Figure 15 also illustrates that AF’s largest import source has been the ME, but, imports from ME to AF also have been in steep decline from 2000 to 2011.  The extrapolation of this trend results in imports from ME hitting zero in about 2027.  This reflects the combination of the predicted tread for declining proportions of ME’s production being exported, and, the predicted trend of declining production rates from ME (see Figure 3 of part 2; the brown corresponding to imports to AF, which is just barely visible in this figure because of the larger scale).  Declining petroleum imports from ME to AF have been mitigated over the past decade by EU’s increasing exports to AF.  But, EU’s exports to AF are predicted to decline over the next decade, mainly due to the prediction of continuing declining production rates in EU.  By the mid-2020s, exports from NA, rAP, and CH become more important than EU, and these sources help keep AF’s imports between 0.16 and 0.2 bby out to 2065, which is the time-limit considered for the present study. 

Predicting Consumption Rates for AF based on the PIE analysis
First, a few remarks about normalizing the predicted consumption and net exports based upon a comparison of reported consumption rate versus the consumption calculated from PIE for the time range (2000 to 2011) where I have actual data.  For AF, the average calculated consumption rate was 0.119 ± 0.104 bby higher than the reported consumption rate reported in the BP review. Therefore my normalization for AF consisted of subtracting 0.119 bby from the predicted future consumption rate and adjusting total net exports upwards by this same amount.  For ME and FS, because they have substantially no imports, I felt justified in distributing this correction in exports proportionally among the individual absolute exports to each of the other regions so that they sum up to the adjusted total net export amount.  But, I am not comfortable doing the same for any of the other regions, like AF, that has both significant exports and imports.  That is, I don’t know how this correction could be proportionally distributed among both the absolute export and import amounts individually going to and coming from the other regions.  Therefore the absolute exports amounts shown in Figure 14 are not further adjusted to include this correction.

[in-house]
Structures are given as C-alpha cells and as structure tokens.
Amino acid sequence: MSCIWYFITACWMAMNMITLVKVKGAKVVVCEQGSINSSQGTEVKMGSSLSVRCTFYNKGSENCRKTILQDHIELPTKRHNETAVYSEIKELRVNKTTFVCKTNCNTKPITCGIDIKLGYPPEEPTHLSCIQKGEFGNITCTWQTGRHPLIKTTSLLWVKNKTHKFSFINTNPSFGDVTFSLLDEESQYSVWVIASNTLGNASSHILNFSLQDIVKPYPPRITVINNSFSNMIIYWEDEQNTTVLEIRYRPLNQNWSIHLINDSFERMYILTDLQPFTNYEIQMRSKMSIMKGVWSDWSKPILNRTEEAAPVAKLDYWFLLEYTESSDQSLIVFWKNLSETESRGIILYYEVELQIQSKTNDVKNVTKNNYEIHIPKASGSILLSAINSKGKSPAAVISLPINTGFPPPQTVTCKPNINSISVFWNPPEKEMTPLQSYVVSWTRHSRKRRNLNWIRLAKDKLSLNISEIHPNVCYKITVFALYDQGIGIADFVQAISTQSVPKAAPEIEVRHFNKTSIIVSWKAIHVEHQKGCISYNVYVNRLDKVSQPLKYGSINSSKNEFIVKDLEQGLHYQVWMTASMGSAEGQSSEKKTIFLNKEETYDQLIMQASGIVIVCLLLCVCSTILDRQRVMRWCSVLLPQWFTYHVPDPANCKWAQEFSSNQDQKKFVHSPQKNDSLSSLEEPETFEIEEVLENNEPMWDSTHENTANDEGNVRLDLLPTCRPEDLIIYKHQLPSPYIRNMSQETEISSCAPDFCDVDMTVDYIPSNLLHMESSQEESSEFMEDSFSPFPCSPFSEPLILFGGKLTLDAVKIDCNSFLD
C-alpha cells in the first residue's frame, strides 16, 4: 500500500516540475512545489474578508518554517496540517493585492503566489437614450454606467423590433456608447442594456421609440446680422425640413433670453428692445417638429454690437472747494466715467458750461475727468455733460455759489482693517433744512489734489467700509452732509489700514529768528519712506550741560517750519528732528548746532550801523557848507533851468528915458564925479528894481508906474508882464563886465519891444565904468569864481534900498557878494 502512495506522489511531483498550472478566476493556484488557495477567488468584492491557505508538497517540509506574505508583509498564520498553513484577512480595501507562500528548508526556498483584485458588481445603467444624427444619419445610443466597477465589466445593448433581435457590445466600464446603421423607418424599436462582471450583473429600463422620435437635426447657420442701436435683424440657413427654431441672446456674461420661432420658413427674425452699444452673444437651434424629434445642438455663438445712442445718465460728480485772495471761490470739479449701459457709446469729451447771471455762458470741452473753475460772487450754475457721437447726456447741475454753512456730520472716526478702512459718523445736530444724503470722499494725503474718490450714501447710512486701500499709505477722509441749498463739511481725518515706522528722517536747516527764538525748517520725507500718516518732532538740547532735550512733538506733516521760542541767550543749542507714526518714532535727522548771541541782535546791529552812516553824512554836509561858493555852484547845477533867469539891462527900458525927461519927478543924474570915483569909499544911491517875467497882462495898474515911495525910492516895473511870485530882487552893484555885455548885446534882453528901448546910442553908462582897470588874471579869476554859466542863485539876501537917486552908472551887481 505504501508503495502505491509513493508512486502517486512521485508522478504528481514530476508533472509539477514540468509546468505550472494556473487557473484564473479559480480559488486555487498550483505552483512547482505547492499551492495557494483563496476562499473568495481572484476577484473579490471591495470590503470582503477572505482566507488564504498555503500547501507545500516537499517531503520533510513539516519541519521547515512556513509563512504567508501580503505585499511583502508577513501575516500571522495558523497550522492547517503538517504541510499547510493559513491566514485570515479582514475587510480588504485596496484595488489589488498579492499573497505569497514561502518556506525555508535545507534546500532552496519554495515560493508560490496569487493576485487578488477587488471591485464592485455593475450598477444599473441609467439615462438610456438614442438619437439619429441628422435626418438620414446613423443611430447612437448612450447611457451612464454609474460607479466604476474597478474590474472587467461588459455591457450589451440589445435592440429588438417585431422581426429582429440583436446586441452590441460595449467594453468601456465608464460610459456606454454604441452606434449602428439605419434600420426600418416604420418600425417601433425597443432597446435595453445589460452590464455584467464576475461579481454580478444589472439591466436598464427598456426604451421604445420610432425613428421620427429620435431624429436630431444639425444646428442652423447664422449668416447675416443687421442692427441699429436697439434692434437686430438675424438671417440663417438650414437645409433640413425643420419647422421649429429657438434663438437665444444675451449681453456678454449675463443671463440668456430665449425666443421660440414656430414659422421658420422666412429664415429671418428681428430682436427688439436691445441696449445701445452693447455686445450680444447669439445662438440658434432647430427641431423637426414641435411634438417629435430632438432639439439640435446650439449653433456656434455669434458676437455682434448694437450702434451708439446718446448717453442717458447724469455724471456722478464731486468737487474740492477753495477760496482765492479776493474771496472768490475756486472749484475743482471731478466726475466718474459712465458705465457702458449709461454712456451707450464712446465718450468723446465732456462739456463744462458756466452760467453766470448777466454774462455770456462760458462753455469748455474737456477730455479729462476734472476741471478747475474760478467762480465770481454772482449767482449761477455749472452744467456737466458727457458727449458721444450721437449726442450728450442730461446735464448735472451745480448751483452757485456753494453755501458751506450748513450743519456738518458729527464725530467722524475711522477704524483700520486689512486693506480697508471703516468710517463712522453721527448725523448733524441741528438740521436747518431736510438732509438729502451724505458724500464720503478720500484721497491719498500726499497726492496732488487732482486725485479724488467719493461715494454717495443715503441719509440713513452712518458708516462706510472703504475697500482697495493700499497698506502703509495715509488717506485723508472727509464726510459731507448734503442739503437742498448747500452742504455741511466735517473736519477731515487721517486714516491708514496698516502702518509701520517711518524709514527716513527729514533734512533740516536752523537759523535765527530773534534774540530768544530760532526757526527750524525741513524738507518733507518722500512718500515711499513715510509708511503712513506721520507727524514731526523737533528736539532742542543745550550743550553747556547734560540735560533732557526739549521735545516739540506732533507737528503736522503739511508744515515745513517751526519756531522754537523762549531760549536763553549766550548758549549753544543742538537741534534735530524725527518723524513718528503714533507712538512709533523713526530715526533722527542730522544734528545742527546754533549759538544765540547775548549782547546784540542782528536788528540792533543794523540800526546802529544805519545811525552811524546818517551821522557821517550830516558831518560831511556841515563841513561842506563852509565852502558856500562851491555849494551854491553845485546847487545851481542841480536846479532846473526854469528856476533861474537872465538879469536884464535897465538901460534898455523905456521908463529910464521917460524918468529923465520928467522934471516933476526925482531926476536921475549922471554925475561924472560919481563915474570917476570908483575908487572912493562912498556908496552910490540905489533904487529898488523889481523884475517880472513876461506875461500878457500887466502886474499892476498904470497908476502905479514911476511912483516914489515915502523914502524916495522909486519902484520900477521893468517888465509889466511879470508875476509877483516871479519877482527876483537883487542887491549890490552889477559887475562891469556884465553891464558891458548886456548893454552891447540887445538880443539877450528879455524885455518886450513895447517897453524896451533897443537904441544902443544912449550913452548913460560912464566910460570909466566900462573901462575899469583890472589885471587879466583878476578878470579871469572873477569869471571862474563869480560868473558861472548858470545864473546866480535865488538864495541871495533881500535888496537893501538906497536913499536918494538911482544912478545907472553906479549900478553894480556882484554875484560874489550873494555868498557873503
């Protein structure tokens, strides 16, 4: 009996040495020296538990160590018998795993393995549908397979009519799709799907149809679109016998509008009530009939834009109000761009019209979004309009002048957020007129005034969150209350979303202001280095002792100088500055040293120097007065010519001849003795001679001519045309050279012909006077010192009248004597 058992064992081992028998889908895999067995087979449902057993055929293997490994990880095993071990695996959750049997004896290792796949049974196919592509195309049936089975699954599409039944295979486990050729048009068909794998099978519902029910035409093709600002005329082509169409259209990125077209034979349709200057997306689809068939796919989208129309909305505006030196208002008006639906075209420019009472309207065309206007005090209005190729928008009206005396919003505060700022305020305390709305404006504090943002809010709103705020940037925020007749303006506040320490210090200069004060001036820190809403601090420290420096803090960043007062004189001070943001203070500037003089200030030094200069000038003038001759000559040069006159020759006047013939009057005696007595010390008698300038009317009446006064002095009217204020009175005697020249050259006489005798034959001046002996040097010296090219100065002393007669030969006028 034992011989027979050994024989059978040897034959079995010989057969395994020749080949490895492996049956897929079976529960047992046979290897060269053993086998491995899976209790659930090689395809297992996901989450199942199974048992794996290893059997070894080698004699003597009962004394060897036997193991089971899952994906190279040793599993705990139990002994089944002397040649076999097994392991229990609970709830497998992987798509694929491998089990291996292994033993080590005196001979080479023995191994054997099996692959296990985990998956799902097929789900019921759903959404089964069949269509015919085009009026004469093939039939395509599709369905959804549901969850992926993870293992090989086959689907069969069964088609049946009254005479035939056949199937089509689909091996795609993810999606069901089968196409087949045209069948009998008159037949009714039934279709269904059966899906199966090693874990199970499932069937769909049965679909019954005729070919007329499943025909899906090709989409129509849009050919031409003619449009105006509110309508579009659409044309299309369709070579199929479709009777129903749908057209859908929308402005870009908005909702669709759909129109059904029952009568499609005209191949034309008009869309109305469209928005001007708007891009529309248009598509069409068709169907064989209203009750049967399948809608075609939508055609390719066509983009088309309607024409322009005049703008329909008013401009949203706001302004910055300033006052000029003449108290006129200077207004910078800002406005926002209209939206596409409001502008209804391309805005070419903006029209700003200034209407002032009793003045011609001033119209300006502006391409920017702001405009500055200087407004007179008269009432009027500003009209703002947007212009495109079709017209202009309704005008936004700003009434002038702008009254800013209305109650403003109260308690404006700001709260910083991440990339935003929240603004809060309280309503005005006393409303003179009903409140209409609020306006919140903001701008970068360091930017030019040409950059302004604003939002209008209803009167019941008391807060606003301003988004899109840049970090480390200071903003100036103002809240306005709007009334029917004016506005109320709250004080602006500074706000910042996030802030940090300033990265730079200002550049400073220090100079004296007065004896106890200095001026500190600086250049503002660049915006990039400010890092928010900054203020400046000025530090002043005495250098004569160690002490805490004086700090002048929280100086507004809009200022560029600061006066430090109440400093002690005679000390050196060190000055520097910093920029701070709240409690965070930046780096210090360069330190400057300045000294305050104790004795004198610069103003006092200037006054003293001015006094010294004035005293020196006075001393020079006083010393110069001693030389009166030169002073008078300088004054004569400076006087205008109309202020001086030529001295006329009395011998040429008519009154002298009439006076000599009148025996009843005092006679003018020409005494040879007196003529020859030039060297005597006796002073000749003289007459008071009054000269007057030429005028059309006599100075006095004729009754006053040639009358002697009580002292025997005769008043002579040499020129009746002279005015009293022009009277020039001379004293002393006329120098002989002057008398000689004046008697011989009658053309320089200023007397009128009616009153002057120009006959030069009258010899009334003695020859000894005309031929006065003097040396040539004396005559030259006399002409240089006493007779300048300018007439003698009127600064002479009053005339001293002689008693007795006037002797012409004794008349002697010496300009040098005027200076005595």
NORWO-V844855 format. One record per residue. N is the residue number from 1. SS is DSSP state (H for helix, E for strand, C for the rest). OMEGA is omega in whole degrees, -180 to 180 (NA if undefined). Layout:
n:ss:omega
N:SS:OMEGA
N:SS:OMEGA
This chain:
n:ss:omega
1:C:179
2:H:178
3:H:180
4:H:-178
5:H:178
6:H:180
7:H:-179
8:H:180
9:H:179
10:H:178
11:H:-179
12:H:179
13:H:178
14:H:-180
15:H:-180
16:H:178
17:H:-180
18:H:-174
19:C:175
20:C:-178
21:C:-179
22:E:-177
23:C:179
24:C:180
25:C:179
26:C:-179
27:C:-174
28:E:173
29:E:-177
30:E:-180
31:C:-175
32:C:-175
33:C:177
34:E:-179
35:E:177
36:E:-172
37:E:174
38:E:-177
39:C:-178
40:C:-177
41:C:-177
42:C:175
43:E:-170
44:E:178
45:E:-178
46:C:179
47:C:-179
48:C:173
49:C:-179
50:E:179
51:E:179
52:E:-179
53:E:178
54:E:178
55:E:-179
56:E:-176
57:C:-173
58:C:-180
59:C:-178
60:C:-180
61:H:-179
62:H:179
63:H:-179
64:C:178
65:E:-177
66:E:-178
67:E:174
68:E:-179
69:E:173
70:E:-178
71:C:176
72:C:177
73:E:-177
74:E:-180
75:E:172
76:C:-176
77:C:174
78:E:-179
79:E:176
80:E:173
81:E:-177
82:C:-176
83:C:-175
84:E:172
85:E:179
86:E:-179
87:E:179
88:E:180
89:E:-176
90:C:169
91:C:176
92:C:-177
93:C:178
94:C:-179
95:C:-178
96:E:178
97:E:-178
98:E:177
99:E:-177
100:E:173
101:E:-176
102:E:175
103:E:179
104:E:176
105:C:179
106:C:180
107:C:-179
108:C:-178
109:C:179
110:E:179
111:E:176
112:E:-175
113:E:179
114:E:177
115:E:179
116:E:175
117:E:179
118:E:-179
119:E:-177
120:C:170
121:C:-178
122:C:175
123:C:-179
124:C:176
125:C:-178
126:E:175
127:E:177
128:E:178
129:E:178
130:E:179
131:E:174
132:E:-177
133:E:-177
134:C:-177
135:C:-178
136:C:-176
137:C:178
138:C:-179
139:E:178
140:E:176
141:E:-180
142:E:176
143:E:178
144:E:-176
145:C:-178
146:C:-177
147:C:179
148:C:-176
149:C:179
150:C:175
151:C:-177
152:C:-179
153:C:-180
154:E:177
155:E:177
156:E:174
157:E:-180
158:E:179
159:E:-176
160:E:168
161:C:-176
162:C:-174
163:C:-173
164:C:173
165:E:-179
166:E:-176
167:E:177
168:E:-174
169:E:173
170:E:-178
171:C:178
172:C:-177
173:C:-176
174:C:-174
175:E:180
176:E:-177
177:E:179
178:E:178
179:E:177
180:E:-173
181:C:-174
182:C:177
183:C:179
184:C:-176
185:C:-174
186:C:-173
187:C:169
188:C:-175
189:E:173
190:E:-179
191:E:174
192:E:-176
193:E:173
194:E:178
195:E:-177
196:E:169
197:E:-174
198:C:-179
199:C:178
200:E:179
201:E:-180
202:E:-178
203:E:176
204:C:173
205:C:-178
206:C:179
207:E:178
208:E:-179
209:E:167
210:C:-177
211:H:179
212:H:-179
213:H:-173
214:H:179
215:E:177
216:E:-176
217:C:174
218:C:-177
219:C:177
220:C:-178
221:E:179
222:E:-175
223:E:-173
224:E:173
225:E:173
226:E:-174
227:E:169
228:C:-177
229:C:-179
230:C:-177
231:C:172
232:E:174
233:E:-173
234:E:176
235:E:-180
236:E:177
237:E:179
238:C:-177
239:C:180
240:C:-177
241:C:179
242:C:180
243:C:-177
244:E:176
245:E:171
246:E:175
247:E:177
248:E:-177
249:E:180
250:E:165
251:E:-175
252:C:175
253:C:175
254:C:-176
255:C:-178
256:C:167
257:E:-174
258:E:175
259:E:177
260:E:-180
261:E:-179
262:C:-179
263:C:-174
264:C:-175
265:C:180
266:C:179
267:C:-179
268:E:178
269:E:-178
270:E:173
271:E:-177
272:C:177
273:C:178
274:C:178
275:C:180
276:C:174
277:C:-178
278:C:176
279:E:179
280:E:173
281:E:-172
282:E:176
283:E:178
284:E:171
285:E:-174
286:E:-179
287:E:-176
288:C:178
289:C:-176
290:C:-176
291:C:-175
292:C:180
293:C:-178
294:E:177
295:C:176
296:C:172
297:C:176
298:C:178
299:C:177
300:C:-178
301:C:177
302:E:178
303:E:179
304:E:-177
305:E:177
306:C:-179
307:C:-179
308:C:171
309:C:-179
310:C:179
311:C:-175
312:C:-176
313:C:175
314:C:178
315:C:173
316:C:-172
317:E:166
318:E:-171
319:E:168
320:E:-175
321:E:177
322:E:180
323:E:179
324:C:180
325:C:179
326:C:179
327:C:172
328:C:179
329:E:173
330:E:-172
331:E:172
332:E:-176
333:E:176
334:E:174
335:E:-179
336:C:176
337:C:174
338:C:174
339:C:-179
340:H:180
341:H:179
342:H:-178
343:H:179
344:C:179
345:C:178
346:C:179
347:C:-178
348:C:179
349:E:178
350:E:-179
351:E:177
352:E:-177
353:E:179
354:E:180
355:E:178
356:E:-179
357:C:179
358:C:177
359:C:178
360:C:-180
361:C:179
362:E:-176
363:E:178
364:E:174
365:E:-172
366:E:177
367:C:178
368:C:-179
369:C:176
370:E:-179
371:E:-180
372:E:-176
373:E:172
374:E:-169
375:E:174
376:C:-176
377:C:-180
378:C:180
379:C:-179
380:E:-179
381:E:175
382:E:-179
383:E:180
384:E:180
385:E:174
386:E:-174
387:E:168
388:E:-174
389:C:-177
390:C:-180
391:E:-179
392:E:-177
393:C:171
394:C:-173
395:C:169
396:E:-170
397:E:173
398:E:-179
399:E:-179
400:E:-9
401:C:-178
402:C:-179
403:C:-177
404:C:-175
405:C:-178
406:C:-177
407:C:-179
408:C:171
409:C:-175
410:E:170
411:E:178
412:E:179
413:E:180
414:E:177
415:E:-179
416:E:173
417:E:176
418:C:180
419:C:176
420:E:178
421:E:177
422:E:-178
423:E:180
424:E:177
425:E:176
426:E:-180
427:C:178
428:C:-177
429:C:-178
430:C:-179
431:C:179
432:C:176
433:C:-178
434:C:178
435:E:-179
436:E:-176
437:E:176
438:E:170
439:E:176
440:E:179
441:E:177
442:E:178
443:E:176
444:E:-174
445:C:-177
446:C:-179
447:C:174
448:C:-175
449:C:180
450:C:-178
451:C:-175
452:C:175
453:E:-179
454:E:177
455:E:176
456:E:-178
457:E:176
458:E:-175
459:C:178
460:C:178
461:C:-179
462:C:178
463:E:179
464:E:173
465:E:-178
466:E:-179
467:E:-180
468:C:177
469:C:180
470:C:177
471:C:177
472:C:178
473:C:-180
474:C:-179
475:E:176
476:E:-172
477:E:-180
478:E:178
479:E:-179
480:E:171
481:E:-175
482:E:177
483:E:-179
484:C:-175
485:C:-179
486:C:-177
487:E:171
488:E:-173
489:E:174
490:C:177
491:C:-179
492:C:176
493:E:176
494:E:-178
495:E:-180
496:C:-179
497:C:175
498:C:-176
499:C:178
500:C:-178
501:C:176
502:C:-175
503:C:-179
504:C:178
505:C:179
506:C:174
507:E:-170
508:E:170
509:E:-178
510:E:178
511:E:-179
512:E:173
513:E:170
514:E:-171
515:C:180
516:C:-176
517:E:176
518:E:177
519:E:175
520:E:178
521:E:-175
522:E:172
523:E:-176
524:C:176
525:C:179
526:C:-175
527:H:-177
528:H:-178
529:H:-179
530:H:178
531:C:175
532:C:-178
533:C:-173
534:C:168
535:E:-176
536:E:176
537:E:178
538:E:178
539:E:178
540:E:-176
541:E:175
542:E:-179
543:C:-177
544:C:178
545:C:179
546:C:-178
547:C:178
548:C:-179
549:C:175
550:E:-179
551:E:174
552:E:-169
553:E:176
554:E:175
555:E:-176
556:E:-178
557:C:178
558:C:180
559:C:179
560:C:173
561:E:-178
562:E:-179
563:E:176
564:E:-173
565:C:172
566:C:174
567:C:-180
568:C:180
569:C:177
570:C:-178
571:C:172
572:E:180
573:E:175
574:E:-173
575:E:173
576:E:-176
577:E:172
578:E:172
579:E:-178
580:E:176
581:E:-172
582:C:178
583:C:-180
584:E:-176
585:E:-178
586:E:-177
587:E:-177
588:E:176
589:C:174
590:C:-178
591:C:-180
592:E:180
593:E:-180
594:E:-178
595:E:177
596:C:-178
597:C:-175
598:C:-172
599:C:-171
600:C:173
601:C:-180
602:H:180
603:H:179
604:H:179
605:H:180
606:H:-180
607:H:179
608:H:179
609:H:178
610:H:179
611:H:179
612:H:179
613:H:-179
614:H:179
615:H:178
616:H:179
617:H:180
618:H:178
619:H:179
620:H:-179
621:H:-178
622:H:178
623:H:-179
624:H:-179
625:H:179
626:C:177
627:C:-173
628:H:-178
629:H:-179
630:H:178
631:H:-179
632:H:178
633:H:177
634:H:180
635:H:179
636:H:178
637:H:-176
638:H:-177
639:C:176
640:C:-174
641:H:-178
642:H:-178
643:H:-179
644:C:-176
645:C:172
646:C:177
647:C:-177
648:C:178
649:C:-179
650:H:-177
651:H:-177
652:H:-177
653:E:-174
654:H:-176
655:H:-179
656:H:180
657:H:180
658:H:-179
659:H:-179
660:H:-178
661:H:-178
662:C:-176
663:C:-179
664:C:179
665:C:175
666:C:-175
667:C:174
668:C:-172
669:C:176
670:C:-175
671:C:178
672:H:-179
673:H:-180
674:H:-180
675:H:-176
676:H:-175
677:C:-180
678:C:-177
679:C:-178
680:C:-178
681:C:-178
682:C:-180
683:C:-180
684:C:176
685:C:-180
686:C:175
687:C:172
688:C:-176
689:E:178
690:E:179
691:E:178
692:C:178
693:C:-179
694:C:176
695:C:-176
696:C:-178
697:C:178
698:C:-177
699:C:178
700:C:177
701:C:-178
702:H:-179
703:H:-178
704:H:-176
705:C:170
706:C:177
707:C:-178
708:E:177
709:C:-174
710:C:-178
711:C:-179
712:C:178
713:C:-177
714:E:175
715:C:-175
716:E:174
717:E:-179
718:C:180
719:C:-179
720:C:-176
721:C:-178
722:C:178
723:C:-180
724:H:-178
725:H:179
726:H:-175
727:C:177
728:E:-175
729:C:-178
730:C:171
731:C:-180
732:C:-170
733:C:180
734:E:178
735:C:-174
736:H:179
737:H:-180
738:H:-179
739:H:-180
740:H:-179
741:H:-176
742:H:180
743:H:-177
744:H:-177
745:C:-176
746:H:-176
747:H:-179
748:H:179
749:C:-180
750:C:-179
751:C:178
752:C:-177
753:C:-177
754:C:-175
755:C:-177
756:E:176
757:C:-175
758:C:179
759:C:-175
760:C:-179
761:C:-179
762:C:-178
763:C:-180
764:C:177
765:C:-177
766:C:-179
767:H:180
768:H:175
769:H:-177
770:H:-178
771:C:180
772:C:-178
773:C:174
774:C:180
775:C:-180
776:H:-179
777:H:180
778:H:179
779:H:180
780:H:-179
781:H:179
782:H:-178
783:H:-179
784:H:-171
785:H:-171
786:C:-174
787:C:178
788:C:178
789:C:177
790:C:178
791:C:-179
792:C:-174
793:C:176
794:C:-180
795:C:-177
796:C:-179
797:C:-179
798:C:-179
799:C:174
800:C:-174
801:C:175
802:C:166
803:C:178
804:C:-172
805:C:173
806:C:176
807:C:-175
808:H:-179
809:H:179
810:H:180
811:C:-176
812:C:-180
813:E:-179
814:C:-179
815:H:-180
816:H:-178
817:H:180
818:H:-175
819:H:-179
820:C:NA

Figure 16 shows the production, consumption and net export data, and corresponding best fit curves, the later two now shown as dashed lines.  Added is the predicted net export (light green solid line representing total absolute exports minus total absolute imports plus the +0.119 bby correction) and consumption (blood red solid line) prediction curves based on my PIE analysis (also with the -0.119 bby correction). 

Figure 16 shows that, if AF’s production rate follows the logistic equation best fit (solid blue line), and AF’s export and import rate trends continue along the lines shown in Figures 14 and 15, respectively, then the predicted total export rate curve (solid green line) is extended beyond 2018 into the 2030s before hitting zero in about 2033. 

But, now consumption for AF is seriously curtailed.  Instead of continuing increases in consumption to about 2019 as suggested by the ELM analysis, the PIE analysis suggests a continuing decline in consumption until the 2030s.  The consumption in the 2030 and on doesn’t go to zero, not because of continuing production, but rather because imports are predicted to continue (see Figure 15 black line). 

Similar to FS, AF’s production-export-import driven PIE analysis, in Figure 16, is suggesting quite a different consumption rate trend than the consumption-driven ELM analysis for AF, in Figure 12.  The consequent net export trends resulting for these two analyses suggest the boundary range for AF’s net exports assuming the two alternative predictions, of consumption trends verses production export and import trends, embodied by the ELM and PIE analysis  respectively. 

Regardless of which of these trends, or if something in-between, is followed, the next decade is predicted to see the continuing dramatic decrease in net exports to somewhere between zero bby (ELM) and 0.5 bby (PIE) by 2021.  This would represent a 2 to 1.5 bby loss in net imports to other regions of the world, most notably exports to EU, NA, CH and rAP (Figure 14). 

Although this would have varying degrees of negative economic consequences for these four regions, the economic consequences to AF would be even more devastating.  Because the governments of many of the petroleum exporting countries in AF are highly dependent on revenues from these exports, it is hard for me to imagine how there could be political or economic stability in these countries in light of the declining export trends revealed in these analysis.    
Next time, I will turn my attention to the final net exporting region of my nine-region analysis: South America